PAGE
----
Q: We purchased a new home in 2013 and understand that we should be OK in regards to capital gains taxes on the sale of our old home. We also, however, sold a lot in a separate location that we at one time were planning to build on. We know we have to pay capital gains tax on this sale, but we are wondering if we are allowed to expense out items such as broker fees, HOA dues (that we paid for 14 years) and other miscellaneous costs like mowing that was required by the HOA.
A: You are correct that you will need to pay capital gains tax on the lot you sold since the lot will not fall under the personal residence exemption I wrote about a few weeks ago. The gain will be calculated as the difference between the selling price and your “adjusted basis” in the land. The selling prince is normally easy to determine since it is the agreed upon price that appears as the first line on the HUD-1 closing statement. You will also receive a 1099-S, Proceeds from Real Estate Transaction, that will report this sale price amount to you and to the IRS. The adjusted basis amount is more difficult to determine and is governed by hundreds if not thousands of pages of tax code, regulations, rulings, and court cases.
Like any investment or property you sell, your adjusted basis is equal to your original cost of the property, plus the cost of improvements you have made, plus all the expenses of purchasing and selling the property. You can find these expenses on the settlement sheets from the purchase and the sale closings. You are also allowed to increase your basis for otherwise deductible expenses that you have previously elected to not deduct, but instead have elected to add to your basis. There is a special annual written election you may have made in your tax return to capitalize the real estate taxes and interest, instead of deducting them each year.
Unfortunately these rules can be very complicated and confusing. Certainly the broker’s fees and other costs of purchasing and selling the property, such as title fees and legal fees, can be added to your basis. Property taxes and interest on debt secured by the property that you have not deducted previously under the special annual written election would add to basis also, but the homeowner association dues and maintenance expenses would not since they are not normally deductible for land held for personal residential use.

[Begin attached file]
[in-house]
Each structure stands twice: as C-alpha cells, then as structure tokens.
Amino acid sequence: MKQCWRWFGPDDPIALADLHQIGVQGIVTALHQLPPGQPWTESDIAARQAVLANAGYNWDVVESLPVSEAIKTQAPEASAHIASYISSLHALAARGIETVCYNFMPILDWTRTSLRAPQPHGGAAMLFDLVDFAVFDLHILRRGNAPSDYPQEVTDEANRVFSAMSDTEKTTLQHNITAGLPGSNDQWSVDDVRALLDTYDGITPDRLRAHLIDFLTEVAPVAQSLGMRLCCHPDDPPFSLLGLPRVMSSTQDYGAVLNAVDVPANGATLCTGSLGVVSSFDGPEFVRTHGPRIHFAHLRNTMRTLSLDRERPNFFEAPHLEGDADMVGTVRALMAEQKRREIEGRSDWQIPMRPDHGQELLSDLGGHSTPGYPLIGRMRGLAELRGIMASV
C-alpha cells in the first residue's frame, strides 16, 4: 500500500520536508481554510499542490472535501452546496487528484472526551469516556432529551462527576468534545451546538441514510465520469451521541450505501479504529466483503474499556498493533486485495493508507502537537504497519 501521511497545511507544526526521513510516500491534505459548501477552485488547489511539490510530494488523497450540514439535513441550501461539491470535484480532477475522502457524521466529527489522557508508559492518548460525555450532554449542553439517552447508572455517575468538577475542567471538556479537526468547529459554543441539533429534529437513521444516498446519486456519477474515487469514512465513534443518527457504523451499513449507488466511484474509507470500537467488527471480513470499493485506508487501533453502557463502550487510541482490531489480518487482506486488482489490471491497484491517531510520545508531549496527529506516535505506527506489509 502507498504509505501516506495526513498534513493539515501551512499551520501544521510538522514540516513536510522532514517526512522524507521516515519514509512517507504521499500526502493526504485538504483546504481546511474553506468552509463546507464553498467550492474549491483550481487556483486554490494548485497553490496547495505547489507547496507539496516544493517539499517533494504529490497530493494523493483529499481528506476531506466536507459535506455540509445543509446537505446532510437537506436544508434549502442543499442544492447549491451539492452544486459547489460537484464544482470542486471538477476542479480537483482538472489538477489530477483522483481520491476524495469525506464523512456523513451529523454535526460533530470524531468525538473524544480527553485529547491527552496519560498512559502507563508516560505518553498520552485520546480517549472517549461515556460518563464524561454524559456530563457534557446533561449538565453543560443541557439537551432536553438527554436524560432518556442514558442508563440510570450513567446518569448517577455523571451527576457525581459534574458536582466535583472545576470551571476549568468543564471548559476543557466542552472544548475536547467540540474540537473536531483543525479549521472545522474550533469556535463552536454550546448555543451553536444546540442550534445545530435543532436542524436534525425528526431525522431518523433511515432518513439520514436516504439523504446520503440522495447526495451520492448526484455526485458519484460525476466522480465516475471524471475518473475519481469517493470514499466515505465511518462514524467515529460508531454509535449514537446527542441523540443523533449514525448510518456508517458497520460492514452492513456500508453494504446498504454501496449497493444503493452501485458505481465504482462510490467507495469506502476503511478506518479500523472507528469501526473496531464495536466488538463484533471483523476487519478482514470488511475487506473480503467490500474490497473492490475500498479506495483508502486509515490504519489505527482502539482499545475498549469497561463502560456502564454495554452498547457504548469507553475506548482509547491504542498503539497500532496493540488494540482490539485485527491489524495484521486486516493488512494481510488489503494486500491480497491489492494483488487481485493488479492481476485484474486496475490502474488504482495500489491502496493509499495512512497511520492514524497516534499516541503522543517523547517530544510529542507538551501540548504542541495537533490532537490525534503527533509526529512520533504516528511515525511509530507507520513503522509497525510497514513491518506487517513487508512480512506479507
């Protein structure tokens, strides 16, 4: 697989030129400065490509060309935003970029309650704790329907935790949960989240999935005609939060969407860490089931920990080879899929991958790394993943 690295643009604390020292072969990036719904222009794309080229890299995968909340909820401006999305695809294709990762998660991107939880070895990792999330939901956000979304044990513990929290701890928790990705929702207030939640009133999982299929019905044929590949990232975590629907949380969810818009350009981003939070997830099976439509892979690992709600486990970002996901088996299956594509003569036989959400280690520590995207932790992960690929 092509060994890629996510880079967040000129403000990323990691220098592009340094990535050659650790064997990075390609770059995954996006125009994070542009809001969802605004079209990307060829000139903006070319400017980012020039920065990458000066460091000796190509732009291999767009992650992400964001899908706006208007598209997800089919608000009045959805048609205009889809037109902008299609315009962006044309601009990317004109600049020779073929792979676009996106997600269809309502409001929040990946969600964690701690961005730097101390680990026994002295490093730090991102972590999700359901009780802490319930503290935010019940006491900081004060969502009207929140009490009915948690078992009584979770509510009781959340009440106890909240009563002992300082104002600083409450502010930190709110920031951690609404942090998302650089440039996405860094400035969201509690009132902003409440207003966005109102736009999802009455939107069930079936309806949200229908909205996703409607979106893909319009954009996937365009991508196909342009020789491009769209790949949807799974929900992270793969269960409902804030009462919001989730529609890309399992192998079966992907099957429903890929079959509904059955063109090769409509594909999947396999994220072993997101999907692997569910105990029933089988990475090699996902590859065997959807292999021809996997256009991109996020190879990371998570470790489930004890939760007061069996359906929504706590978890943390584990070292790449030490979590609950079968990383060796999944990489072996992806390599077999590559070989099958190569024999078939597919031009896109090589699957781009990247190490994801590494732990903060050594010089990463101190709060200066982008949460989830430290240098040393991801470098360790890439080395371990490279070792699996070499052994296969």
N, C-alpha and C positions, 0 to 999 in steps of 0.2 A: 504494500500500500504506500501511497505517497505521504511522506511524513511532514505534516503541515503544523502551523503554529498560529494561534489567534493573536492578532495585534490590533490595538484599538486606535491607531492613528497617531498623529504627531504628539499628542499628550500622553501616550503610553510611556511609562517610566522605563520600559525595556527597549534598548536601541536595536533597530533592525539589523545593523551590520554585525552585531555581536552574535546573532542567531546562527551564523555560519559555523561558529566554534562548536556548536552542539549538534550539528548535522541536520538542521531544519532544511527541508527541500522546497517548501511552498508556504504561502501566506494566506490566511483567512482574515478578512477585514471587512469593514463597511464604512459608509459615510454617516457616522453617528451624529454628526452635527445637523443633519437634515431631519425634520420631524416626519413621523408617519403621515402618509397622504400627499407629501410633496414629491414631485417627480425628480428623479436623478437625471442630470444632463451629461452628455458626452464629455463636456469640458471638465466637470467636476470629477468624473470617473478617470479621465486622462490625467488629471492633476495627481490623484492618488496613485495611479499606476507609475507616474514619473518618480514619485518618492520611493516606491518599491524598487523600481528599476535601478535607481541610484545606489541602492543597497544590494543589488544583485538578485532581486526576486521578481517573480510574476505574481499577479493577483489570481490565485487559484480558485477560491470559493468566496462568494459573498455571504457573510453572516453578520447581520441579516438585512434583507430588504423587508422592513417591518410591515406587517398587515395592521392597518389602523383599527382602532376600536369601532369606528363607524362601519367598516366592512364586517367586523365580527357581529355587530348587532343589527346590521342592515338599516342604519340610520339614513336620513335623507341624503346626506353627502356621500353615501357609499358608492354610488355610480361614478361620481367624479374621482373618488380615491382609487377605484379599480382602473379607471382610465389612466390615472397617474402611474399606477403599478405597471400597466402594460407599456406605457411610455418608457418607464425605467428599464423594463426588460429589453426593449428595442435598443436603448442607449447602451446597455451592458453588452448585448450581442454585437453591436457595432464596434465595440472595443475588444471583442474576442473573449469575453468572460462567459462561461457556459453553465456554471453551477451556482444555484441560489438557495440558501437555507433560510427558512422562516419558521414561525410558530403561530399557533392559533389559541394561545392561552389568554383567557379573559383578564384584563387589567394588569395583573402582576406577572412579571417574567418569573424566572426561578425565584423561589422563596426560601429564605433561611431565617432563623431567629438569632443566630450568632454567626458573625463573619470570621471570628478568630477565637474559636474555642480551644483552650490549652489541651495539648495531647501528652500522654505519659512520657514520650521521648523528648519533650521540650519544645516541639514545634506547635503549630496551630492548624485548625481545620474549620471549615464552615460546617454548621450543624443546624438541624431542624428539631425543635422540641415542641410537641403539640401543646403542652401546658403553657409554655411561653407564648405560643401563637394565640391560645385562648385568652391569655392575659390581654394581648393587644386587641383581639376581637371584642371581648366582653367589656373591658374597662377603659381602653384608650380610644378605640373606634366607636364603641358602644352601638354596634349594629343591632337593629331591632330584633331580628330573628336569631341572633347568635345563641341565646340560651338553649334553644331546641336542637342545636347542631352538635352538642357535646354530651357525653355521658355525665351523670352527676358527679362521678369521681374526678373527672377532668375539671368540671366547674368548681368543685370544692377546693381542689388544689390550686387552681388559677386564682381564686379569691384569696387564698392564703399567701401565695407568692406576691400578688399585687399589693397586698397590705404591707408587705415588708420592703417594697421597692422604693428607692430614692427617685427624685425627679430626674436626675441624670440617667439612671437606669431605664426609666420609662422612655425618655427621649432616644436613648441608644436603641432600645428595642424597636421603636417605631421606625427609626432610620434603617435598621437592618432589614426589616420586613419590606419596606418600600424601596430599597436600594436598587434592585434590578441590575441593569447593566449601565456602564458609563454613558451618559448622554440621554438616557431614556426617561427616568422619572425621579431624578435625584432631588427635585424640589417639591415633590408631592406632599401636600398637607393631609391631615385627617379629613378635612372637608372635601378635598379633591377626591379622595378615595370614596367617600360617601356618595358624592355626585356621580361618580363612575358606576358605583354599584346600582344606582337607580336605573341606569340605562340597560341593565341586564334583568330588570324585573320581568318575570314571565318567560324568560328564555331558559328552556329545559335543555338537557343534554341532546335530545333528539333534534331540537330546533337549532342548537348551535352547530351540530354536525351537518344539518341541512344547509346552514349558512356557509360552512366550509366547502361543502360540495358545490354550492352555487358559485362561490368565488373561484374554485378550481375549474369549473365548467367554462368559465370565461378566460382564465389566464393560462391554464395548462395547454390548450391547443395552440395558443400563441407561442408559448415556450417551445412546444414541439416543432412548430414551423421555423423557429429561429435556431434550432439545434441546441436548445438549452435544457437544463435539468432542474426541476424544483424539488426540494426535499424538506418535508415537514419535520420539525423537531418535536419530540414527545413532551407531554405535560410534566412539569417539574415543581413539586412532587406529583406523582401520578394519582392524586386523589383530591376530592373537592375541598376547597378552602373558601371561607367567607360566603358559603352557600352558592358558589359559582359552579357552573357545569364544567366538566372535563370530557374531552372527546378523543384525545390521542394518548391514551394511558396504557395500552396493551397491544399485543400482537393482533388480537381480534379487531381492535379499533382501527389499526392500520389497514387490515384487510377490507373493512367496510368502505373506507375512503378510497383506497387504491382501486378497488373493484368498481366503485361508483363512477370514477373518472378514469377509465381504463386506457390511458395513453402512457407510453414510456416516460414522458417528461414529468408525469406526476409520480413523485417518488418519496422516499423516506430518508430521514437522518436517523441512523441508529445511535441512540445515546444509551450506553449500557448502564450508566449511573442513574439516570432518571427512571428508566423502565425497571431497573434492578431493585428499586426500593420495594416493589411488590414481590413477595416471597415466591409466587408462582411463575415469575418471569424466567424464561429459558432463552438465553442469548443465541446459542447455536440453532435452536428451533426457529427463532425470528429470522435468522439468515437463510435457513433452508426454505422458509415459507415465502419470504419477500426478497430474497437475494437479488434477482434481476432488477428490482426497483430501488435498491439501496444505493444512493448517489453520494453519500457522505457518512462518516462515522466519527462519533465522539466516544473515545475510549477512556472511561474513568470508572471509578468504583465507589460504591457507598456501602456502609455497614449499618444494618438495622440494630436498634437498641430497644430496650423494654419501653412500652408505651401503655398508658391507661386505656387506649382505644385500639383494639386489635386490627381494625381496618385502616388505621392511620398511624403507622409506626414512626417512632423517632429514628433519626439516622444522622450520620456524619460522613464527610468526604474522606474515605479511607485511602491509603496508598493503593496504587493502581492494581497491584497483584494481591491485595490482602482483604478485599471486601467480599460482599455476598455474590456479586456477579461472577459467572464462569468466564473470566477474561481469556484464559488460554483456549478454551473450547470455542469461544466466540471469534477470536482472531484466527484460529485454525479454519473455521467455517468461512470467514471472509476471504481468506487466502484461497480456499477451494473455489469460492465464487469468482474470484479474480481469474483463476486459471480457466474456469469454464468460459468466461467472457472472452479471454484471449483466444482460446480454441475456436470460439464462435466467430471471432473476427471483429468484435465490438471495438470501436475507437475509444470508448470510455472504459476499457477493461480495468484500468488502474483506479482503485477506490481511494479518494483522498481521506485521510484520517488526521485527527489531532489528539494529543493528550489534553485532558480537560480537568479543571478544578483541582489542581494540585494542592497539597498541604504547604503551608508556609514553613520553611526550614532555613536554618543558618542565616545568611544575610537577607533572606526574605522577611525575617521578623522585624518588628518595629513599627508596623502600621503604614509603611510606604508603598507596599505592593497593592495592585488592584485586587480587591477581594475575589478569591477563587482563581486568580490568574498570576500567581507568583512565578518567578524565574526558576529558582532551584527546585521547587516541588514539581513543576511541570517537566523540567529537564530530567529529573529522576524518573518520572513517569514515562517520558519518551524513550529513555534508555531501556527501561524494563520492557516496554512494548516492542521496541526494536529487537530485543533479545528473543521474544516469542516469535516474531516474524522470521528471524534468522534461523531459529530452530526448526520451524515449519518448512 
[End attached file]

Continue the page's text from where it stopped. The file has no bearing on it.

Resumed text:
You will need to analyze all the expenses related to the property to determine what you can add to basis and what is not allowable. This is never a fun task, but hopefully the time you spend will pay off in a lower tax bill.
Q: My husband has archived boxes of crumpled receipts that he says must be kept in storage for about six years. I love to throw things away and long to ditch those annoying boxes. Now that people can save things electronically, do they need to save hard copies? Have any companies stepped in with novel ways to save receipts efficiently?
A: The IRS still requires that you support what you put on your tax return, but the IRS doesn’t normally require original paper copies. Some of my clients just scan their relevant documents and shred the paper, although keeping originals of signed contracts and other legal papers is always a good idea. I am a little old fashioned in some ways and I do keep my paper documents for six years (our firm policy is seven years for supporting documents stored electronically). Each year as I store my current tax information I pull out the oldest year’s information and destroy it. But that is just my system, not the only system.
I am now in the habit of only keeping what is relevant to the tax return, not every statement and receipt I received during the year like I once did. That has significantly reduced my storage space. In fact the total of all my personal support documents fits in a large envelope and six years can be packed into one box or file cabinet drawer. Of course, I am a simple guy with relatively simple personal finances. I do keep tax returns indefinitely, although they are all electronic now so I don’t have paper copies. I have personally been audited by the IRS and the copied documents were sufficient to receive my “no change” letter.
There are companies that sell special scanners that are supposed to organize your life. I think it is just as easy to scan and save documents in a folder on your computer (with back-up), but then I have never actually used one of the “Only-On-TV” scanners. Let me know if you try one and how it works.